Happy Veganuary!

Happy Veganuary!

January means it’s Veganuary so we have put together a vegan garden guide to help you not just consider your diet and lifestyle but also what you do in the garden or on the allotment. Veganic gardening is about gardening without the use of not just chemicals but also no animal products either. If you take on the Veganuary challenge why not read on to see how to garden vegan as well. 


Mulching a vegan garden

Most gardens and allotments use animal manure to feed the soil but gardening the veganic way means no animal waste should be used and the soil is kept fertile by using vegetable compost, green manures and other new mulches which are now available on the market which are made from crops such as wheat and processed through an anaerobic digester to produce an entirely plant-based mulch. Other soil conditioners can be used such as hay, nitrogen-fixing crops (ie. beans) plus liquid feed such as homemade nettle, comfrey or seaweed feed. 


Pest repellants in a vegan garden 

Instead of using chemicals, good hygiene is needed (as it would usually) but also good companion planting practices and using natural pest control. Crop rotation is also very important to ensure diseases do not build up in the soil and using plants, especially when growing edible crops, to deter pests is common practice. Plants such as Marigolds are ideal.


Plant feed in a vegan garden

Often in the garden, plants are fed with things such as fish, blood and bone but as a vegan gardener, these kinds of animal products or waste should not be used. There are many alternatives already mentioned but seaweed feed is commercially available and proven to be very good plant food. As well as this, rock dust, ash and rotted wood chips can also be used although perhaps not top of the list as veganic gardening includes the use of materials from renewable sources. The best way forward is to produce what you can on your own plot.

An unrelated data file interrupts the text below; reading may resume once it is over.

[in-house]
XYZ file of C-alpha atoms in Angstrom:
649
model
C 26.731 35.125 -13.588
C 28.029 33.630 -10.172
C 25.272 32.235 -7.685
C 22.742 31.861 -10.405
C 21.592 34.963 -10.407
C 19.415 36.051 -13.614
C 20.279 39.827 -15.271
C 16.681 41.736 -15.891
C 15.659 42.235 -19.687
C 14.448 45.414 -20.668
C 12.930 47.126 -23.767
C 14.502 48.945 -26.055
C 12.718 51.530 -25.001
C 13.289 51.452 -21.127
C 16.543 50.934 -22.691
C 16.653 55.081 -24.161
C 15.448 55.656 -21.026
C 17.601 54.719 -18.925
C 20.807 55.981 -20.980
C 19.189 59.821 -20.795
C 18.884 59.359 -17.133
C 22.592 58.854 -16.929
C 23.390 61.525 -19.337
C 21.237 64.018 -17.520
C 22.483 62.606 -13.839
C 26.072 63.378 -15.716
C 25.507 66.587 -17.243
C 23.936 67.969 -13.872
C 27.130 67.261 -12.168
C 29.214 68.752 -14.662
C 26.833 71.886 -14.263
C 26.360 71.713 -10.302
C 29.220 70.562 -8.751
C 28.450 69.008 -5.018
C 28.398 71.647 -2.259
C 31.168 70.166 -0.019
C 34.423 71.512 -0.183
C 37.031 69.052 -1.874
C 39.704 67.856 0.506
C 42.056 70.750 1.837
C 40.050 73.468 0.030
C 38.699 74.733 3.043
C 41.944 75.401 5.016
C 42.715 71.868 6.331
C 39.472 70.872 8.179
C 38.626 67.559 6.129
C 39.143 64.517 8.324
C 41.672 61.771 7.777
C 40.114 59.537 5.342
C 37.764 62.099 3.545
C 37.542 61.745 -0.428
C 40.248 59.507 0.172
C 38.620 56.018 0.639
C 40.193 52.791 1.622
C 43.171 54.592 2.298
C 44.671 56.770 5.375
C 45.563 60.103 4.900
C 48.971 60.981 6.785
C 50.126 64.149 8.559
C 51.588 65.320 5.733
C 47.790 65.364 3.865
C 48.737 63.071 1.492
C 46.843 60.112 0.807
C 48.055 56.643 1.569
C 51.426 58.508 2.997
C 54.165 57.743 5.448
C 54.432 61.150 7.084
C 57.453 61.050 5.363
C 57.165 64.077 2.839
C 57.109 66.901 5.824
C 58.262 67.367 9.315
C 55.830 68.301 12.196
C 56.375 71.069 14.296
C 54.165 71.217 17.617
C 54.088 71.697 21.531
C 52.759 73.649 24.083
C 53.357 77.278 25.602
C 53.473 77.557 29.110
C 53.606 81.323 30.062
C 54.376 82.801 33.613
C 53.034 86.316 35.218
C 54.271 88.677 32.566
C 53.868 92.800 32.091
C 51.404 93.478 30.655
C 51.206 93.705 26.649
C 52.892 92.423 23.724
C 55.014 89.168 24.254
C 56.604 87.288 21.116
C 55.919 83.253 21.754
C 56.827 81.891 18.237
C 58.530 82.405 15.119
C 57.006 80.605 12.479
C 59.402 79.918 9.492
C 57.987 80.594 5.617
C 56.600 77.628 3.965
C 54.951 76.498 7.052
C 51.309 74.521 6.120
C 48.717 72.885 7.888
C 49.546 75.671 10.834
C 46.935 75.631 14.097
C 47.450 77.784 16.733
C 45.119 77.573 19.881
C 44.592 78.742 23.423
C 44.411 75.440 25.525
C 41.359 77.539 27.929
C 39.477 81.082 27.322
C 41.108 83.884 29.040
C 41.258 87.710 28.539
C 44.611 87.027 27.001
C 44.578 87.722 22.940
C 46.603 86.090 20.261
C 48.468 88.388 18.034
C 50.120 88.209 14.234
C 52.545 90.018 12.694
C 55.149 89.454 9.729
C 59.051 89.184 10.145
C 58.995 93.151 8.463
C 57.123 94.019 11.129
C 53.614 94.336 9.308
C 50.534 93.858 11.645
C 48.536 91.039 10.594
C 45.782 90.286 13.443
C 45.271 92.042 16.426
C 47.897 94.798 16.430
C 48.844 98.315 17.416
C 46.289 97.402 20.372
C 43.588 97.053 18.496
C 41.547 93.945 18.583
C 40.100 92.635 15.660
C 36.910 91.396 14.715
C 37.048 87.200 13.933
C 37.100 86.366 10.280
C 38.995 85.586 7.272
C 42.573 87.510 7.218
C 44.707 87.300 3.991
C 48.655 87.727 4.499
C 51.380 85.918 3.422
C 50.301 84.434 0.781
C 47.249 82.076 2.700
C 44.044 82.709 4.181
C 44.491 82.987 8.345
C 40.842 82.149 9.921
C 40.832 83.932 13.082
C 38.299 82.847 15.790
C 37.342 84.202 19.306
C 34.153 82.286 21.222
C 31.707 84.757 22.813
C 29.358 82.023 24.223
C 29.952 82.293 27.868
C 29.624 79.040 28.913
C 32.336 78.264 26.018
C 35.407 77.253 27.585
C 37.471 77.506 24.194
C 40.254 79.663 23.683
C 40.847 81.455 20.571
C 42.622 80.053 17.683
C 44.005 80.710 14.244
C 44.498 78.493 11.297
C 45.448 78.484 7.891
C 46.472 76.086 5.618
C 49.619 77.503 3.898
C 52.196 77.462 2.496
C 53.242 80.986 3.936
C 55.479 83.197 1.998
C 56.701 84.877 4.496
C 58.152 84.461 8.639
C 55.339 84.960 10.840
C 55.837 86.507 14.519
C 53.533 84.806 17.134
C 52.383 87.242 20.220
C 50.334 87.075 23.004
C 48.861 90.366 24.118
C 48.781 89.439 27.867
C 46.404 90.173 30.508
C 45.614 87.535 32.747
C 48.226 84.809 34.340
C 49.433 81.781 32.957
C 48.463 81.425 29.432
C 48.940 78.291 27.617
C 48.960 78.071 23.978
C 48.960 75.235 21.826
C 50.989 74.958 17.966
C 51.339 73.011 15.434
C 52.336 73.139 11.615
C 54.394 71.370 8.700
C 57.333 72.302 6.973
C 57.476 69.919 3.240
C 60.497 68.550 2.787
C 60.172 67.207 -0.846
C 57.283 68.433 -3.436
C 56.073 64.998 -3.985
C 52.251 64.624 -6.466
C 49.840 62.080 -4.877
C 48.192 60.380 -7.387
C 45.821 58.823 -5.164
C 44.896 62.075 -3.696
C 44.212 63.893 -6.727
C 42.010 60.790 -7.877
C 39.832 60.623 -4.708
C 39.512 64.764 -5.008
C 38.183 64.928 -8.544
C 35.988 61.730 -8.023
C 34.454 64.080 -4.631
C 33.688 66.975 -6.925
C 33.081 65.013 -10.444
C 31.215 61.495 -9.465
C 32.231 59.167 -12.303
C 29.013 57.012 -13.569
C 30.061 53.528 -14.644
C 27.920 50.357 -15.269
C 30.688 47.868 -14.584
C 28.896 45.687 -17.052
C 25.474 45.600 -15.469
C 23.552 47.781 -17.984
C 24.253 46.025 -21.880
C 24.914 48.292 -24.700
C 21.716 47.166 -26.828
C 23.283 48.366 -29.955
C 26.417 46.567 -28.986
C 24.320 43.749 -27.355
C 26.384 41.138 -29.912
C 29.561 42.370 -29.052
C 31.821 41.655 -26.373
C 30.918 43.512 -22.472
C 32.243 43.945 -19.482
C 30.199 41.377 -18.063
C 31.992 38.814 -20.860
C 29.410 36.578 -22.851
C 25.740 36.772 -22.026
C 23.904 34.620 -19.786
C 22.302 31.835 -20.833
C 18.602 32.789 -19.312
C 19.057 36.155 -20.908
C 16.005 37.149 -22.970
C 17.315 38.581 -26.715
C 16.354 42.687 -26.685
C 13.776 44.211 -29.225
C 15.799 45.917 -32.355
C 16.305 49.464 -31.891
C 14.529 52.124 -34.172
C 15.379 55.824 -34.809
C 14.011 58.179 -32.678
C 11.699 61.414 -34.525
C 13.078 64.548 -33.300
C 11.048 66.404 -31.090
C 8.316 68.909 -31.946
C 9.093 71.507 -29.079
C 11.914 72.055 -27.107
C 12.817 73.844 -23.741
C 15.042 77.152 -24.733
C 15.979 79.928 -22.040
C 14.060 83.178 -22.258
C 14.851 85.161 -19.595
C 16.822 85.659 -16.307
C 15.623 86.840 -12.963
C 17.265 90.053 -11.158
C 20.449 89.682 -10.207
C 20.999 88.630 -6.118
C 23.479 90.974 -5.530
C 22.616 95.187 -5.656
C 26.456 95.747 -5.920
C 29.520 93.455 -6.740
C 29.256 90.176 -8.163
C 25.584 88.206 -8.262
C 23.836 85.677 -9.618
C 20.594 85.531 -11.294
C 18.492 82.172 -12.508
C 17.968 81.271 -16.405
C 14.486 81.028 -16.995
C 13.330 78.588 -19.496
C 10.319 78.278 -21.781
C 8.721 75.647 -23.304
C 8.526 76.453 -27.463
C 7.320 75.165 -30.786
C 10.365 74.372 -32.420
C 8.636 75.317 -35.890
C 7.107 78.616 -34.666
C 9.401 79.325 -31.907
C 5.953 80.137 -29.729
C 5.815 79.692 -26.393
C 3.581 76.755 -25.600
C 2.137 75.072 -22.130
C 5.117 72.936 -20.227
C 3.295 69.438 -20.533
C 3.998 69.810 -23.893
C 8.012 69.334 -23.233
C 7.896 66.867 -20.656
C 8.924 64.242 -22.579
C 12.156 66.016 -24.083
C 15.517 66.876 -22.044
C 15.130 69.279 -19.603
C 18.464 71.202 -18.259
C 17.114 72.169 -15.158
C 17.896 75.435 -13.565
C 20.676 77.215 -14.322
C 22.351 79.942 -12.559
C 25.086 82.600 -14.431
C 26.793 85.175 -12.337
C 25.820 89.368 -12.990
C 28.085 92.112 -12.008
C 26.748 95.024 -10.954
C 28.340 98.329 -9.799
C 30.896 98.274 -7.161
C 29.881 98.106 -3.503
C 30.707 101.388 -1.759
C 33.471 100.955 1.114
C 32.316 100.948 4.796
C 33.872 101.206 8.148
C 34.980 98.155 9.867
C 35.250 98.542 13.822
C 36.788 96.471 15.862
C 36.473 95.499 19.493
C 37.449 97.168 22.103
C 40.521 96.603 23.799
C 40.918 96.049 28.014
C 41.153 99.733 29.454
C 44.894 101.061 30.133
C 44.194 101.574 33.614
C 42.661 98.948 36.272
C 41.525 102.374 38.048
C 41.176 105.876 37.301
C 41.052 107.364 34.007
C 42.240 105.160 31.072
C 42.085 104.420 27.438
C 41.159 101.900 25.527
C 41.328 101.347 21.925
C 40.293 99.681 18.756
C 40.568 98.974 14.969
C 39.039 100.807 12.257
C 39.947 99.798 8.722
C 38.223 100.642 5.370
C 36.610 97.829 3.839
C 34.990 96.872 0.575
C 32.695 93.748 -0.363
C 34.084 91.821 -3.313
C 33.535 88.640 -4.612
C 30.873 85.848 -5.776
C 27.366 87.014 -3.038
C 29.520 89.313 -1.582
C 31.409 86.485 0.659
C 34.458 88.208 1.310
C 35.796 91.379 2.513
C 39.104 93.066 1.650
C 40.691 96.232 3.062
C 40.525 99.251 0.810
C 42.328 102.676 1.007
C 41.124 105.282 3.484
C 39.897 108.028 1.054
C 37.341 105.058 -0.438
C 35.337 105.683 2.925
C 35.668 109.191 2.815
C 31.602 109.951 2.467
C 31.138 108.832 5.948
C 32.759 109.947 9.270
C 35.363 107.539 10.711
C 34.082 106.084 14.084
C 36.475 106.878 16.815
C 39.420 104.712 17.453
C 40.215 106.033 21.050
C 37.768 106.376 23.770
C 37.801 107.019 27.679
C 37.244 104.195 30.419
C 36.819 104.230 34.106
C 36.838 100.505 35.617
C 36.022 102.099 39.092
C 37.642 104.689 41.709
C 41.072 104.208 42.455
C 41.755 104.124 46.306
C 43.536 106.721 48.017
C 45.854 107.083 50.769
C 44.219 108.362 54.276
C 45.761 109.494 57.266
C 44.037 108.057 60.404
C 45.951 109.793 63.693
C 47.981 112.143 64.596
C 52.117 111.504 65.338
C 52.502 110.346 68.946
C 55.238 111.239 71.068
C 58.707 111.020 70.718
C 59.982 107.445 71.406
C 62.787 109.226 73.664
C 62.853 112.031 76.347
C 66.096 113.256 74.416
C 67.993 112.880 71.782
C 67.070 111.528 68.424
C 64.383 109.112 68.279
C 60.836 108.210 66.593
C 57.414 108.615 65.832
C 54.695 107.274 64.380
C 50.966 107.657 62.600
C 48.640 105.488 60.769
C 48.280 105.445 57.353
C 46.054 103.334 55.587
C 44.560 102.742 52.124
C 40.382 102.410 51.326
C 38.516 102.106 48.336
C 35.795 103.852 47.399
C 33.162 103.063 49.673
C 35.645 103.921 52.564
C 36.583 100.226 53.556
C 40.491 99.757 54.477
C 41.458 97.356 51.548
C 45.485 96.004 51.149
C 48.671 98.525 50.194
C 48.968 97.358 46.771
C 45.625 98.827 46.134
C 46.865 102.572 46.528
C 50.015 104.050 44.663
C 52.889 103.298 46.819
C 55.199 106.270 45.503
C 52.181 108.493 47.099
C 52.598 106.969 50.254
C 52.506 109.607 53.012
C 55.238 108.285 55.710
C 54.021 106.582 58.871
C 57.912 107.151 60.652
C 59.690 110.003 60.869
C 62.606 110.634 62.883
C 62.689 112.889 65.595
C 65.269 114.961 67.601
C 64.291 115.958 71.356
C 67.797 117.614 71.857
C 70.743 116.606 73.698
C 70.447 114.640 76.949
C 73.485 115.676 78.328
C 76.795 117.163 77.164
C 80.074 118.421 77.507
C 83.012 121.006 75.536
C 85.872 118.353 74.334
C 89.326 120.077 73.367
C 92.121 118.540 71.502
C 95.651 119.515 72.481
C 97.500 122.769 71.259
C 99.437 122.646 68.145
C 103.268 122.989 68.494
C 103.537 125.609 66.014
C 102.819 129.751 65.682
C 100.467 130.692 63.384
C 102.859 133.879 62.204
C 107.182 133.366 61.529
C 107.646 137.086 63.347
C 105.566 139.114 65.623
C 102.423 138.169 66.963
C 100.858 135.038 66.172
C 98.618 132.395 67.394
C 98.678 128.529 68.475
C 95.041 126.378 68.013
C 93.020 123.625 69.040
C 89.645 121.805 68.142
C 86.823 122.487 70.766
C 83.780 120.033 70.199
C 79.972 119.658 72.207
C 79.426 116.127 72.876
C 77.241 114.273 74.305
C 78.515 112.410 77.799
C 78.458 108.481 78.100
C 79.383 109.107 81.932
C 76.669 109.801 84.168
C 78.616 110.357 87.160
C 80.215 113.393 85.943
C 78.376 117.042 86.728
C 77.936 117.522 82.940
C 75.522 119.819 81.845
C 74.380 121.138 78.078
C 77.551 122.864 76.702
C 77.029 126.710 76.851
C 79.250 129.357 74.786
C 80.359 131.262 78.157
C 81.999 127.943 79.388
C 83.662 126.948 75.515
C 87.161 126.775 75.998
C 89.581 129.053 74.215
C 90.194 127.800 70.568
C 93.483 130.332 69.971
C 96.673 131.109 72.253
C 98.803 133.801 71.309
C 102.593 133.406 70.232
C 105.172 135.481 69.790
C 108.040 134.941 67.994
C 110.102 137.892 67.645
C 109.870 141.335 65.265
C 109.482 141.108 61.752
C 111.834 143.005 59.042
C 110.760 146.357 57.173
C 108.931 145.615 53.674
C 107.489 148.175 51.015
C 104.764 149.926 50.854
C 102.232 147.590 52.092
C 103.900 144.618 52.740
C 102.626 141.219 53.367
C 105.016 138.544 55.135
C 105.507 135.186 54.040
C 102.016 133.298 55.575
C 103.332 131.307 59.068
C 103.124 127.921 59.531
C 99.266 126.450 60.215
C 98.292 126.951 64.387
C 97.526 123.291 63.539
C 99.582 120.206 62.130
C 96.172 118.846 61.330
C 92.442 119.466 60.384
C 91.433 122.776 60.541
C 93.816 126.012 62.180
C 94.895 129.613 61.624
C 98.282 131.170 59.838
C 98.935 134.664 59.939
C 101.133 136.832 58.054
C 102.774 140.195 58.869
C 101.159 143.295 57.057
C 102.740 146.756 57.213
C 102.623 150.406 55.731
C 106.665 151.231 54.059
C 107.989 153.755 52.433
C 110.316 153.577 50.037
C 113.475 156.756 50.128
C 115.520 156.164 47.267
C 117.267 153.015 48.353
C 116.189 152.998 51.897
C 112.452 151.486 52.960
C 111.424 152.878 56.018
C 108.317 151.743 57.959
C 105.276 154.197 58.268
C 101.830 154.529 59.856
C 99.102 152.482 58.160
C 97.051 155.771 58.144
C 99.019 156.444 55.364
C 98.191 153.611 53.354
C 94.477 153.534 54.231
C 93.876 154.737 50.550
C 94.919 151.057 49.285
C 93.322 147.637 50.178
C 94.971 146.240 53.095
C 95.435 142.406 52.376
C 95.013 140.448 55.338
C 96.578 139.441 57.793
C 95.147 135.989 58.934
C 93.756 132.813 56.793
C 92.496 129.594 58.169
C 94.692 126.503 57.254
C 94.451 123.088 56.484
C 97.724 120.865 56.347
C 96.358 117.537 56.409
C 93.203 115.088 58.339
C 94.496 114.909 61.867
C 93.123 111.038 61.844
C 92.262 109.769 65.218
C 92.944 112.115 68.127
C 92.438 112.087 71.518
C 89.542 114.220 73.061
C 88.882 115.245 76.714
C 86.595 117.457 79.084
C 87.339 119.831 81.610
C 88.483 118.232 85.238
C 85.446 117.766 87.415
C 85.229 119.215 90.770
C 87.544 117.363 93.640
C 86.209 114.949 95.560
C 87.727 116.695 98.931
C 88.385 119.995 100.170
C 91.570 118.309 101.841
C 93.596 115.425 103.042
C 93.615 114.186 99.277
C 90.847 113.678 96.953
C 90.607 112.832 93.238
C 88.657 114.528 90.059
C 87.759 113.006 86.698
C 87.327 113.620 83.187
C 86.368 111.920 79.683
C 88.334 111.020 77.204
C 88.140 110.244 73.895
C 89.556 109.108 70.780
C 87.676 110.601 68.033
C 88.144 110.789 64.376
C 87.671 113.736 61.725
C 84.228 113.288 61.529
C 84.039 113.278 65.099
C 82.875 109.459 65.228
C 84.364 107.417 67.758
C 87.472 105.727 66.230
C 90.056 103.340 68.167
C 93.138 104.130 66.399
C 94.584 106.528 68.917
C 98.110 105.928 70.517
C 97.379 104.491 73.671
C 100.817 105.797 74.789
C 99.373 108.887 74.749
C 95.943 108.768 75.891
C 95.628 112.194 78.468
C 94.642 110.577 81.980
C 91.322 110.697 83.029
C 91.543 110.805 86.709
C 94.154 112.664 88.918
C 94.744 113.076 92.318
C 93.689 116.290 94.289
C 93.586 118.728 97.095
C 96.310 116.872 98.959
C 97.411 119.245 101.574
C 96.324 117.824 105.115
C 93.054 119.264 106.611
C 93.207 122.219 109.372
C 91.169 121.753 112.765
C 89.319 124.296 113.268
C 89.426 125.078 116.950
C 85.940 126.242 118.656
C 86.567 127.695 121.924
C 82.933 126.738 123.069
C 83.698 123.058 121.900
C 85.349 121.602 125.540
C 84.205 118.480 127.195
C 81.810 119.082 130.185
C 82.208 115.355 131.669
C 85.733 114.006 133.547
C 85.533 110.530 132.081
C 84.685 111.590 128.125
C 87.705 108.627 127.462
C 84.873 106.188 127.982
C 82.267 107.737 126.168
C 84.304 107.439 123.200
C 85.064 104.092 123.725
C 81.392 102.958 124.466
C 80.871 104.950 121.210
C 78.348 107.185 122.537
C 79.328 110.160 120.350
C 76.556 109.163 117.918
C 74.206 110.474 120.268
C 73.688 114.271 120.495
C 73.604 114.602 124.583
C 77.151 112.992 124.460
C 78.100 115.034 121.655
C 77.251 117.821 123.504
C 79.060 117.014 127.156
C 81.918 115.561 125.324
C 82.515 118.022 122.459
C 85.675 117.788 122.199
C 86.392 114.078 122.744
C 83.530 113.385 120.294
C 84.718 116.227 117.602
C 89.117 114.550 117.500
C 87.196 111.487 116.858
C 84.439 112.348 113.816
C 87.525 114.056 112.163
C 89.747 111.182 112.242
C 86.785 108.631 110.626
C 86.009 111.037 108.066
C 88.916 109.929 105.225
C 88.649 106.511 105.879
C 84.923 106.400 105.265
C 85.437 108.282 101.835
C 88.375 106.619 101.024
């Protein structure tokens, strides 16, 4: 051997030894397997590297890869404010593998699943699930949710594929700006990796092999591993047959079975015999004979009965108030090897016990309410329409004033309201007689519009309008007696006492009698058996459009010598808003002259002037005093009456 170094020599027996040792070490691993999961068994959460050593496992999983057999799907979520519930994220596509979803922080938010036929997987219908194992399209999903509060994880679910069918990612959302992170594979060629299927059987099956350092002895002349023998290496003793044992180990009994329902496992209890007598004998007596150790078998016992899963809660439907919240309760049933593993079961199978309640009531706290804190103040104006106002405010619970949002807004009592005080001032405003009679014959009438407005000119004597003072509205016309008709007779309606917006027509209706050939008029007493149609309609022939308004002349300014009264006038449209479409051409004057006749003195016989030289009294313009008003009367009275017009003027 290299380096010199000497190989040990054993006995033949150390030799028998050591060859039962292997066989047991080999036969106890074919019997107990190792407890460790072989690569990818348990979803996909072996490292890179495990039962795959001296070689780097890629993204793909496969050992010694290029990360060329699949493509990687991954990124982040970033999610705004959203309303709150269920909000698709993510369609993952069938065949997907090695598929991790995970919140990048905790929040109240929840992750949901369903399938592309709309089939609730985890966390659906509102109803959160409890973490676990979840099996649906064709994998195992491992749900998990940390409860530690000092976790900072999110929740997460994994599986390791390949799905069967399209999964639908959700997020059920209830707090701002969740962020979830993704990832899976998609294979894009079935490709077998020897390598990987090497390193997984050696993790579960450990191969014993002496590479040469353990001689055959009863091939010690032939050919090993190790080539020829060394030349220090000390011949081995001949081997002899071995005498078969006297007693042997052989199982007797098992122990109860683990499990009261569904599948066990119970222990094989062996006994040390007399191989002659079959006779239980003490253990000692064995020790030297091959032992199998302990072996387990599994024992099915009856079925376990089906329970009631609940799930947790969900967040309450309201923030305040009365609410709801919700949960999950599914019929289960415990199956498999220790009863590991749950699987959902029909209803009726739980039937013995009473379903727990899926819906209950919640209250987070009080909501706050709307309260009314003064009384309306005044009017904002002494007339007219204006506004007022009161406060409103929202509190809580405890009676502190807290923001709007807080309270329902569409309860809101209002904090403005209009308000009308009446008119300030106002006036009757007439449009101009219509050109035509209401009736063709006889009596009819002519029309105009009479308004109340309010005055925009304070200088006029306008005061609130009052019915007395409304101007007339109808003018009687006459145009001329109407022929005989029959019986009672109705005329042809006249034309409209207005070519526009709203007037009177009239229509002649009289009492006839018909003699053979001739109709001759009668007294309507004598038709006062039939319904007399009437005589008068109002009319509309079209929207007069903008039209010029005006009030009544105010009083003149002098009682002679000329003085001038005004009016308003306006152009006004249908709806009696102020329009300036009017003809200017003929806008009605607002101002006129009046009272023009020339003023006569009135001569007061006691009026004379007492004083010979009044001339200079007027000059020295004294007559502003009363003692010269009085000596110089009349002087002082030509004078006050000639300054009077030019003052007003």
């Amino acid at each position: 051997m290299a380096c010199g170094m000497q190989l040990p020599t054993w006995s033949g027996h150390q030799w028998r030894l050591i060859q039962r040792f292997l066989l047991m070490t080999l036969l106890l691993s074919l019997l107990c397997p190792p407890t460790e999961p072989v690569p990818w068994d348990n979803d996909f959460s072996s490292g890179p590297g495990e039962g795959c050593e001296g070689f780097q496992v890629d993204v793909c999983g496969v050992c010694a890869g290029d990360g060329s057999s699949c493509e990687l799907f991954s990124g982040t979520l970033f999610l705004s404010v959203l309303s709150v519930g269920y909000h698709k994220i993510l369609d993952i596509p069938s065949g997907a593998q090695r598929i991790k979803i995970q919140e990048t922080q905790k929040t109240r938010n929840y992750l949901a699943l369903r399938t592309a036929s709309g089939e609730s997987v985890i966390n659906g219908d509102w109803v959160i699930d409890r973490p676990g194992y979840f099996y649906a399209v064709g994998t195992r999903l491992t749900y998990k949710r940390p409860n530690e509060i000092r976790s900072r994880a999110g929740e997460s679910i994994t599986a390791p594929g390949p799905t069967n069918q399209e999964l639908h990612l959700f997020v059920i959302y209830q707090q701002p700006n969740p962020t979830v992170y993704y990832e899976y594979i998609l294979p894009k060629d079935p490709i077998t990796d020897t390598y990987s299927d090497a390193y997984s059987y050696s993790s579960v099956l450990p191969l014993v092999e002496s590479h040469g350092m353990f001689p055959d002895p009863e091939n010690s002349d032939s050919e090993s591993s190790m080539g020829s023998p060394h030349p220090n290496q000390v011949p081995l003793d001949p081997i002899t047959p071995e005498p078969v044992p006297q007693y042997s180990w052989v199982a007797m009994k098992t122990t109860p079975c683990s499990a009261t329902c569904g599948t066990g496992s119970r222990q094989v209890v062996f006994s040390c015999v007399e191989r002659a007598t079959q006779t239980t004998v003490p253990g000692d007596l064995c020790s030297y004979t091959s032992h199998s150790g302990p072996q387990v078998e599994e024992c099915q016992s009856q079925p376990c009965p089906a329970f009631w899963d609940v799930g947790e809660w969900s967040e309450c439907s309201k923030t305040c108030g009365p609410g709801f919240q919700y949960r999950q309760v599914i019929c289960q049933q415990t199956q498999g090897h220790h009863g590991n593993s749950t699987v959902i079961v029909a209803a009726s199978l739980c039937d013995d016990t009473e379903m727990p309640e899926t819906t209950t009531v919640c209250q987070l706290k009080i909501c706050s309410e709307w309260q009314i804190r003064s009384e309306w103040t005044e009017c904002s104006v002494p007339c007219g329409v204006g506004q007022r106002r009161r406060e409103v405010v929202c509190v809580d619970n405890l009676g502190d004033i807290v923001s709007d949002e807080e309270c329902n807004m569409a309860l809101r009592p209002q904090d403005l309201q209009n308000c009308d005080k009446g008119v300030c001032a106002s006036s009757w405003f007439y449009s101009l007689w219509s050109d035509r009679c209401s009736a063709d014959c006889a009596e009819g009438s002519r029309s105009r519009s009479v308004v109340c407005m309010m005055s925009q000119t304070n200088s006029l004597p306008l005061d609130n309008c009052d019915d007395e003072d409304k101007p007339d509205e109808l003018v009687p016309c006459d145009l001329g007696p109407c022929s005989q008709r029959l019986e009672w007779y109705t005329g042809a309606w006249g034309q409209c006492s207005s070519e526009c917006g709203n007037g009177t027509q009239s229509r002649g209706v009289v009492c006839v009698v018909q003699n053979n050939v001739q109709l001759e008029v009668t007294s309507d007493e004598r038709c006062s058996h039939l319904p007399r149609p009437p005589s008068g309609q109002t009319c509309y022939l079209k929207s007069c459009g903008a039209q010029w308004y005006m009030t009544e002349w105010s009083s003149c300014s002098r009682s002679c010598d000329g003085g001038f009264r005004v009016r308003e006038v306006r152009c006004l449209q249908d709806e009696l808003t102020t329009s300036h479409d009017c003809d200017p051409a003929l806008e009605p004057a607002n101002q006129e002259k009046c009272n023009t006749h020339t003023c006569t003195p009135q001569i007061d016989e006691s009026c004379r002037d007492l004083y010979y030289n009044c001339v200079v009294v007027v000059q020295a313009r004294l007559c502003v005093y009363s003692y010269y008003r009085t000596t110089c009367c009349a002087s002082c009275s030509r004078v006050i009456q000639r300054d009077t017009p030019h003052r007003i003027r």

A vegan garden full of wildlife 

Creating a biodiverse garden can take time but it is totally worth it and it is surprising how fast wildlife will find a welcome space. To minimise the loss of plants and food crops they will need to be well protected from anything that might pinch your vegetables or other plants. It is important to create homes for all wildlife including predators and to not kill any pest, yes that’s right, not even the garden slugs! By creating a naturally biodiverse environment, nature will take care of the pests for you. By attracting all living creature, the balance will be just right. 


With these tips, you will be starting to embrace the vegan garden to join in with Veganuary and you may enjoy it so much, you might continue after the end of the month. For natural fertilisers, companion planting advice and much more we are happy to chat with you in store about your vegan garden.